School of Computer Science & Statistics (SCSS) and ADAPT SFI Centre researcher Dr Qian Xiao has been awarded funding from the SFI National Challenge Fund - Future Digital Challenge Programme in collaboration with Dr Kevin Credit from the National Centre for Geocomputation (NCG), University of Maynooth. Their project “Exploring realistic pathways to the decarbonization of buildings in the urban context: a case study of Dublin city” will develop approaches with human-centric AI technology to tackle the challenges in urban building retrofitting for improving energy efficiency faced by local authorities, policymakers, urban planning offices and building owners.

Improving building energy efficiency, especially for existing ones, is key to combating climate change for many EU cities. However, urban building energy analysis is a complex, multi-scale, multi-sector challenge. Each building is different, and so is its built-up urban form. Without strategic intervention in the multi-faceted aspects of urban building retrofitting problem, the transition to carbon-neutral by 2050 as planned in the Paris Agreement will not be possible

With funding support from the SFI Future Digital Challenge Programme, Xiao and Credit will leverage large-scale machine learning models to tackle these challenges for both commercial and residential building energy upgrades, using Dublin City as a case study. These models will explore hidden socio-economic barriers to building retrofitting, mitigate the estimation error of building energy models due to incomplete/inaccurate data, and develop cost-efficient urban building retrofit design and planning solutions.

Project lead Dr Qian Xiao elaborated: “This pilot project is pioneering a digital building energy consulting service to accelerate the energy efficiency upgrade of buildings in pursuit of a sustainable green transition at the urban scale. Empowered by human-centric AI technology, our service explores realistic solutions by integrating technology with data intelligence and analytics of the urban economy to simplify the customer journey and foster collaboration among public-private partnerships.”

The project team is setting up “Digital Building Energy Consulting” where they use AI models to automate communication with customers, gain insight into the factors that affect retrofit uptake, and personalize solutions by suggesting alternative, cost-efficient building energy upgrade choices.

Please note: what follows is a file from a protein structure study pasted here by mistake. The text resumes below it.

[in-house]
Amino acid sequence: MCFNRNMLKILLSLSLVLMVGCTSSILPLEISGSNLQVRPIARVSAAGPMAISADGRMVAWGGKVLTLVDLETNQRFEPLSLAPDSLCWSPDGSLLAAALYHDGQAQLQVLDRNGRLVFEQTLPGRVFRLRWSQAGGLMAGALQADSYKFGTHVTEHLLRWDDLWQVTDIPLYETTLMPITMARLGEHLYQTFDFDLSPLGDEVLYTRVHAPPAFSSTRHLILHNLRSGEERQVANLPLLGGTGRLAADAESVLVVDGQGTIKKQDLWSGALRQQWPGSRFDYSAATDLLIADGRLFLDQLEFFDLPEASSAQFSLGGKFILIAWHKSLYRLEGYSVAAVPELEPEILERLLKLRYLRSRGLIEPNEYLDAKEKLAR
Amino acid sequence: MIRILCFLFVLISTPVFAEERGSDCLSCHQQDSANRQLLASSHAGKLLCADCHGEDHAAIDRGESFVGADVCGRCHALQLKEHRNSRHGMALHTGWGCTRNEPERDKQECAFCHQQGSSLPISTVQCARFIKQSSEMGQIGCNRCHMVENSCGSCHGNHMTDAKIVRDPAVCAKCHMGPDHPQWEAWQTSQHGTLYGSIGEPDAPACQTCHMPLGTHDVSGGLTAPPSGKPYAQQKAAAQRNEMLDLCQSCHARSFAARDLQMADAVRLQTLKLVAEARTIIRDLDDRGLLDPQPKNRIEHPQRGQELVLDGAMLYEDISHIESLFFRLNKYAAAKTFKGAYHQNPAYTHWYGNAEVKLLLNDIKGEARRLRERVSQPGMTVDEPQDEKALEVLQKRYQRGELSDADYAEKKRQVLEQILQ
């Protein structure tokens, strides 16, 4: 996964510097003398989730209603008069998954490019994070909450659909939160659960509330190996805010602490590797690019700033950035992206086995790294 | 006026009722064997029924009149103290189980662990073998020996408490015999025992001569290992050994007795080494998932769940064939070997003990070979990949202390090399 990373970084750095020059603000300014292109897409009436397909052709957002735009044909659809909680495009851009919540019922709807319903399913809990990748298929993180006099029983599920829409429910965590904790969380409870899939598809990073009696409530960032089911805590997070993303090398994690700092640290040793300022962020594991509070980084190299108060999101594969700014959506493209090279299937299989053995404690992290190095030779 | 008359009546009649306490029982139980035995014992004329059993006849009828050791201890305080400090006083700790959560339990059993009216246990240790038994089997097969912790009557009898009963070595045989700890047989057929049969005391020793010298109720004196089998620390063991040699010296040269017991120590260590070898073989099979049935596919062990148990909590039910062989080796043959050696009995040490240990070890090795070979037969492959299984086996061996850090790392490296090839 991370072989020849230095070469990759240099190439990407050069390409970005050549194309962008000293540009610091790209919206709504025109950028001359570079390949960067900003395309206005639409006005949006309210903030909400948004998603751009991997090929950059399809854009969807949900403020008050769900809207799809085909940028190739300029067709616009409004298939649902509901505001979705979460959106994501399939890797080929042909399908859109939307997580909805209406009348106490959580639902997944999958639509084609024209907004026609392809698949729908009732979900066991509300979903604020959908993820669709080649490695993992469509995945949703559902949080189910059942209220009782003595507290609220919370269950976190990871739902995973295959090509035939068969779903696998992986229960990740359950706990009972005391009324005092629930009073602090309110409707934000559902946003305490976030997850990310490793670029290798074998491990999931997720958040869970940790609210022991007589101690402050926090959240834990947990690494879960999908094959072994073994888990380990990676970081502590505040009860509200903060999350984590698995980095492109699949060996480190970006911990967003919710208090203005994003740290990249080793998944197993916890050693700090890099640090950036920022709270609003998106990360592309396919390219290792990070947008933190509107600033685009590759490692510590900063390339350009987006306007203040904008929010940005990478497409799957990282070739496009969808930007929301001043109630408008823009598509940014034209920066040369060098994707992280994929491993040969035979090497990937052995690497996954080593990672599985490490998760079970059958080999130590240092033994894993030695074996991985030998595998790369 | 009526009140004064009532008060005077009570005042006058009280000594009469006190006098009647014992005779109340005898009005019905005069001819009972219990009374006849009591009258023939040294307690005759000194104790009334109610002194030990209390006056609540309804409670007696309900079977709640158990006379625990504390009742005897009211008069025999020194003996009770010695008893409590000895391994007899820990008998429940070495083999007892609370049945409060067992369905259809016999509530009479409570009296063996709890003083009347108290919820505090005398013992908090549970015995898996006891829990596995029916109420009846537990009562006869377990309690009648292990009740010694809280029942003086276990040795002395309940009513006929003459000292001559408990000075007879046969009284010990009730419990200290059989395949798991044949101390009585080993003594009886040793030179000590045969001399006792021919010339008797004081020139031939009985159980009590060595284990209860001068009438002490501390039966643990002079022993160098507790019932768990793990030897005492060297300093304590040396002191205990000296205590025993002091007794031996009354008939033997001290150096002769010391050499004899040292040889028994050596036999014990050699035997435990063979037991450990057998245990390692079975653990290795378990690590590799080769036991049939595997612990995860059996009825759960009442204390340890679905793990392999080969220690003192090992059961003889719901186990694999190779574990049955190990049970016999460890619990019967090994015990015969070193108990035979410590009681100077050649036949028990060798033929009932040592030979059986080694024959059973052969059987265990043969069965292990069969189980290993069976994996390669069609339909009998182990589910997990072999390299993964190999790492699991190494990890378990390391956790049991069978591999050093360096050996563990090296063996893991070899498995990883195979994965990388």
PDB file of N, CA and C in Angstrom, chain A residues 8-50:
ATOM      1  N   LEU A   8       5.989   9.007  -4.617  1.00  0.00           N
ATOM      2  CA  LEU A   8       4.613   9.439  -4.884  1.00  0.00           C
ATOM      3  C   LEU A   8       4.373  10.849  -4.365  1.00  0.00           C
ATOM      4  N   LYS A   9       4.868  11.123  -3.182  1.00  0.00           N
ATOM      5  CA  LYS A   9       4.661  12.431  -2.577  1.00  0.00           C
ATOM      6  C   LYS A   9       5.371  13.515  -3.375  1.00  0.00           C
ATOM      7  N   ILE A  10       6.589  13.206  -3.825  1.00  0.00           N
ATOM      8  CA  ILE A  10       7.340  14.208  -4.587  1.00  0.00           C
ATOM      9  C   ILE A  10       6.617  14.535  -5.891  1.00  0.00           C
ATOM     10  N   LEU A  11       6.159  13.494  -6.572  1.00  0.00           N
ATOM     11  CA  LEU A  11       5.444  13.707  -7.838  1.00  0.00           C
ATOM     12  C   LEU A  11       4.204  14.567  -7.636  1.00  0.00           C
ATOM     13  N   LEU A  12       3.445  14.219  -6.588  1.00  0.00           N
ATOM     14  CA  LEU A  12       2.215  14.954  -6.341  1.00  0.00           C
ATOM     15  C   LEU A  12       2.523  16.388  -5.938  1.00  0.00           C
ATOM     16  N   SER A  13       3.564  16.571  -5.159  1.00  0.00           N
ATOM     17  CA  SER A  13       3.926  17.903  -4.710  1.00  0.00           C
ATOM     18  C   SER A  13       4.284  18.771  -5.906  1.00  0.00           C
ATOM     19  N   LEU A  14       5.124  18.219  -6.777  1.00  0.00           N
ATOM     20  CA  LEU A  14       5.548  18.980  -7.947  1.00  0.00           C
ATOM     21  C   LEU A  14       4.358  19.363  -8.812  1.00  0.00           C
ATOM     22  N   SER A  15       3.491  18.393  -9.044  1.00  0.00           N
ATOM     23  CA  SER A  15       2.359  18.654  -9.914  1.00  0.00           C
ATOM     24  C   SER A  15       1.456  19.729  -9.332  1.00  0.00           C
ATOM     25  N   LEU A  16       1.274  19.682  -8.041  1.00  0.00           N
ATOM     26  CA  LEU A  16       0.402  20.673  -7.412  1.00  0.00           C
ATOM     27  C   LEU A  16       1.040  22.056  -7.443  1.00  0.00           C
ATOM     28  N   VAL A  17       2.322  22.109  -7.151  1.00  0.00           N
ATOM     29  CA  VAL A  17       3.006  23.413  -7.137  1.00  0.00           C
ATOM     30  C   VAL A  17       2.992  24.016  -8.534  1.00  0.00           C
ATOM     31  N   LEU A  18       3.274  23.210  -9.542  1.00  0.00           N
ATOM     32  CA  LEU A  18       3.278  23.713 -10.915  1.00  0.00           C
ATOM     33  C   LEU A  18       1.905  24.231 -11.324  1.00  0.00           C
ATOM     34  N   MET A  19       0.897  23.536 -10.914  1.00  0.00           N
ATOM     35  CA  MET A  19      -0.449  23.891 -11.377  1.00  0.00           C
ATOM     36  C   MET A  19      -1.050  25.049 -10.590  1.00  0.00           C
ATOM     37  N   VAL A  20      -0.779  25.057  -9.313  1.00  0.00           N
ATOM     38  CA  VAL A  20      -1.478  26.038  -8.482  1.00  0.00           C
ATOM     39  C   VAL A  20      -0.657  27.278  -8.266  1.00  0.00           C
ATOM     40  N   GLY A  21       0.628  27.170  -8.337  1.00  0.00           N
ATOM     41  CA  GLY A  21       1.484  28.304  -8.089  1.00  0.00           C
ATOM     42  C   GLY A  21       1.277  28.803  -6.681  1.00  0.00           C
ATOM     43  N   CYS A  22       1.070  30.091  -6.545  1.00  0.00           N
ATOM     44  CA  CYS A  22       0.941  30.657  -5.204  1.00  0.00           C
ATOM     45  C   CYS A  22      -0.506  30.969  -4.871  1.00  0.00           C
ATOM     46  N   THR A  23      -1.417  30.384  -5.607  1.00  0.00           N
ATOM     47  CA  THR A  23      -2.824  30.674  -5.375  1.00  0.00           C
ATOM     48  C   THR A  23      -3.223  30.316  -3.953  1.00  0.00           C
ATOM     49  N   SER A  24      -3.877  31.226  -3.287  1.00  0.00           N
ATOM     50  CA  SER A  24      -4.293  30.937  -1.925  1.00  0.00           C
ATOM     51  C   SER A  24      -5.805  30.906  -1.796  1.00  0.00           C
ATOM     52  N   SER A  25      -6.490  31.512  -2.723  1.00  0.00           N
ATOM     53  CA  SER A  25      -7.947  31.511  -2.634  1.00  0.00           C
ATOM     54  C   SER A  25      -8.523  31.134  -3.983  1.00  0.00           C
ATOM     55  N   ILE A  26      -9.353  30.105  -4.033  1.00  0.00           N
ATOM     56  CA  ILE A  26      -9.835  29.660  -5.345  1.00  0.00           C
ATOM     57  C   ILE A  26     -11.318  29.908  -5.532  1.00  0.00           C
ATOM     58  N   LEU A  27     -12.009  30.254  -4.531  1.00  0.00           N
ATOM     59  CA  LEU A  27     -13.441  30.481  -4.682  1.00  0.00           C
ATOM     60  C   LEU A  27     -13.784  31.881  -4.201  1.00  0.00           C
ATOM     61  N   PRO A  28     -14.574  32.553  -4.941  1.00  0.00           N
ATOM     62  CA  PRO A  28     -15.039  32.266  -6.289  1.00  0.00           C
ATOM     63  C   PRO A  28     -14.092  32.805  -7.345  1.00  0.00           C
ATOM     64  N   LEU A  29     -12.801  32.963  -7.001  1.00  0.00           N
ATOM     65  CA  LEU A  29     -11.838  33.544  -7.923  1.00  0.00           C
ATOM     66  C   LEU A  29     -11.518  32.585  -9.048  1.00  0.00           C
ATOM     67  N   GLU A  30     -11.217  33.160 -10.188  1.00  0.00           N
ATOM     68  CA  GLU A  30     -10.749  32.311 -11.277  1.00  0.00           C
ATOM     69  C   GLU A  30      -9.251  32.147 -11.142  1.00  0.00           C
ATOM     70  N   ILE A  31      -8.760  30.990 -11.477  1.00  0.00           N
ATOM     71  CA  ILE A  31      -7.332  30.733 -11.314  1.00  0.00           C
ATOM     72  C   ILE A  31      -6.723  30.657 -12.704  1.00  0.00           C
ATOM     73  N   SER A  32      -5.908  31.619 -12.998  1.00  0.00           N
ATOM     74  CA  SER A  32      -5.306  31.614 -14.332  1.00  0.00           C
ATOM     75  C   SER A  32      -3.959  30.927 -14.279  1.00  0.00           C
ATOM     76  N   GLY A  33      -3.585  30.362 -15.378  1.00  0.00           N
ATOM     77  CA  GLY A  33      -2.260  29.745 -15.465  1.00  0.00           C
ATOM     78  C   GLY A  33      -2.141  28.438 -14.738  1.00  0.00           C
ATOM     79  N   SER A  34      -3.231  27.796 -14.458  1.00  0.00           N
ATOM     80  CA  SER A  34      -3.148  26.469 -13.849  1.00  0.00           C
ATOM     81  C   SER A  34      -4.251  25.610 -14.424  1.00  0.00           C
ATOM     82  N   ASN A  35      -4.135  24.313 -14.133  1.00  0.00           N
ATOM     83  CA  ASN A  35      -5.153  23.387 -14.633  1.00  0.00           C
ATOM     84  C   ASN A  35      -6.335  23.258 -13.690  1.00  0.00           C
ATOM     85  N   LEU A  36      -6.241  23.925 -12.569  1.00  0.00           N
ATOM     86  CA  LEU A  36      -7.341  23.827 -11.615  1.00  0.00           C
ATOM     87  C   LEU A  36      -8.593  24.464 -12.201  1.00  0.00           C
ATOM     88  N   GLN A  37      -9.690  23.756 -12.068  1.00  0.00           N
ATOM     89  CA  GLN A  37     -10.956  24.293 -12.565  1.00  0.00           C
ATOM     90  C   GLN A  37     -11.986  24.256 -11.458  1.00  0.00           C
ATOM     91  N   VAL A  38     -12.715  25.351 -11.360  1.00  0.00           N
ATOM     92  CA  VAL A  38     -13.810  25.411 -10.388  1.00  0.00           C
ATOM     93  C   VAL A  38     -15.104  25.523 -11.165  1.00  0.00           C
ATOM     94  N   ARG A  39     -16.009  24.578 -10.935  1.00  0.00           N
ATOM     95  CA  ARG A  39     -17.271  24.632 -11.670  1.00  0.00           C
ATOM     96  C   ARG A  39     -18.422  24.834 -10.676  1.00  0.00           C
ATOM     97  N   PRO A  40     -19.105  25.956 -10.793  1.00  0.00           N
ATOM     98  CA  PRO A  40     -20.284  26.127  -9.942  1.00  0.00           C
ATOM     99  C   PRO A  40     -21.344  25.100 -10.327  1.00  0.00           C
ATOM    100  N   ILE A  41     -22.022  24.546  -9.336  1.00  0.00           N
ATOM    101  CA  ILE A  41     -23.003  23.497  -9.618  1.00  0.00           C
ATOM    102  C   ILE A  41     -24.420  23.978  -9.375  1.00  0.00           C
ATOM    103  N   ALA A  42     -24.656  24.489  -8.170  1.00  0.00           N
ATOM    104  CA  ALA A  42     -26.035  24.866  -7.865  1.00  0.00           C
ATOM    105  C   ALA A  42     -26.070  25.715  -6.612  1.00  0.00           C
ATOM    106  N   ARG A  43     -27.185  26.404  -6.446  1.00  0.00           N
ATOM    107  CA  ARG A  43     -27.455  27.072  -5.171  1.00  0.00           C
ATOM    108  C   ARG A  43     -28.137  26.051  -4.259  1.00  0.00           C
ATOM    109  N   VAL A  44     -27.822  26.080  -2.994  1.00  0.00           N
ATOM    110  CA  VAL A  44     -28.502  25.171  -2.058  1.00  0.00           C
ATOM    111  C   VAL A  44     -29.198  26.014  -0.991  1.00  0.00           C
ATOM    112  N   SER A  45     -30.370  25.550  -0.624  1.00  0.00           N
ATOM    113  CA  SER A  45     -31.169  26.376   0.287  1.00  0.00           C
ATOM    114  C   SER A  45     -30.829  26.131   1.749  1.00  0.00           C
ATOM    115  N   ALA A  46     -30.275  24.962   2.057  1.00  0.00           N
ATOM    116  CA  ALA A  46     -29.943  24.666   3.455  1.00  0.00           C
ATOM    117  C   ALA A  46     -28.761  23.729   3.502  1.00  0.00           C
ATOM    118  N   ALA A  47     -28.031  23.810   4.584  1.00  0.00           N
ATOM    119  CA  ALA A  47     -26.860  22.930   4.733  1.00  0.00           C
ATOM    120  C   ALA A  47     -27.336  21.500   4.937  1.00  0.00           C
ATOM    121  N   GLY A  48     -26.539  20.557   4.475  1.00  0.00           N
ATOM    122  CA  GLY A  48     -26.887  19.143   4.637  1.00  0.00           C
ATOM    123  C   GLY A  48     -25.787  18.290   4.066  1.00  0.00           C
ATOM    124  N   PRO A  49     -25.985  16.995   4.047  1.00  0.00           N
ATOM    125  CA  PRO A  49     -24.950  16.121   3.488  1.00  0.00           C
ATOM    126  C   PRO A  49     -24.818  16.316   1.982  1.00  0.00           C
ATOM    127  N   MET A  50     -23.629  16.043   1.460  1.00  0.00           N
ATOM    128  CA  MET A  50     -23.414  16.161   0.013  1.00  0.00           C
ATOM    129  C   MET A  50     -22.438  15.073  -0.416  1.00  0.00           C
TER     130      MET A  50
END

The complexity of the questions naturally requires interdisciplinary and intersectoral collaboration so the project brings together extensive expertise and complementary perspectives in artificial intelligence/machine learning (Dr Qian Xiao, School of Computer Science and Statistics, ADAPT Centre), urban economy (Dr Kevin Credit, University of Maynooth) and public-private partnerships (Dr Stephen Brennan, Smart D8). The team seeks to explore AI-boosted solutions to realize the full benefits of urban intelligence in pursuit of a sustainable green transition.

Team co-lead Dr Kevin Credit highlighted: “What I find most interesting about this project is that it addresses a really timely issue - overcoming barriers to building energy retrofit - that touches on so many important social and environmental issues: energy poverty, affordability, climate mitigation, and historic preservation. The collaboration with TCD is integral to the success of the project because it combines Qian’s expertise in cutting-edge AI technology with my interest in urban development processes and sustainability, both of which are necessary to understand how to design tools to better inform the retrofit decision-making process.

Team Societal Impact Champion Dr Stephan Brennan from Smart D8 said: "The age and diversity of living and working buildings in Dublin 8 provide an ideal test bed for solutions to inform home and business owners about the optimum approach to retrofitting. Improvements to the living and working environment will have a knock-on positive impact on citizens’ health, well-being and economic sustainability of the individuals and the community."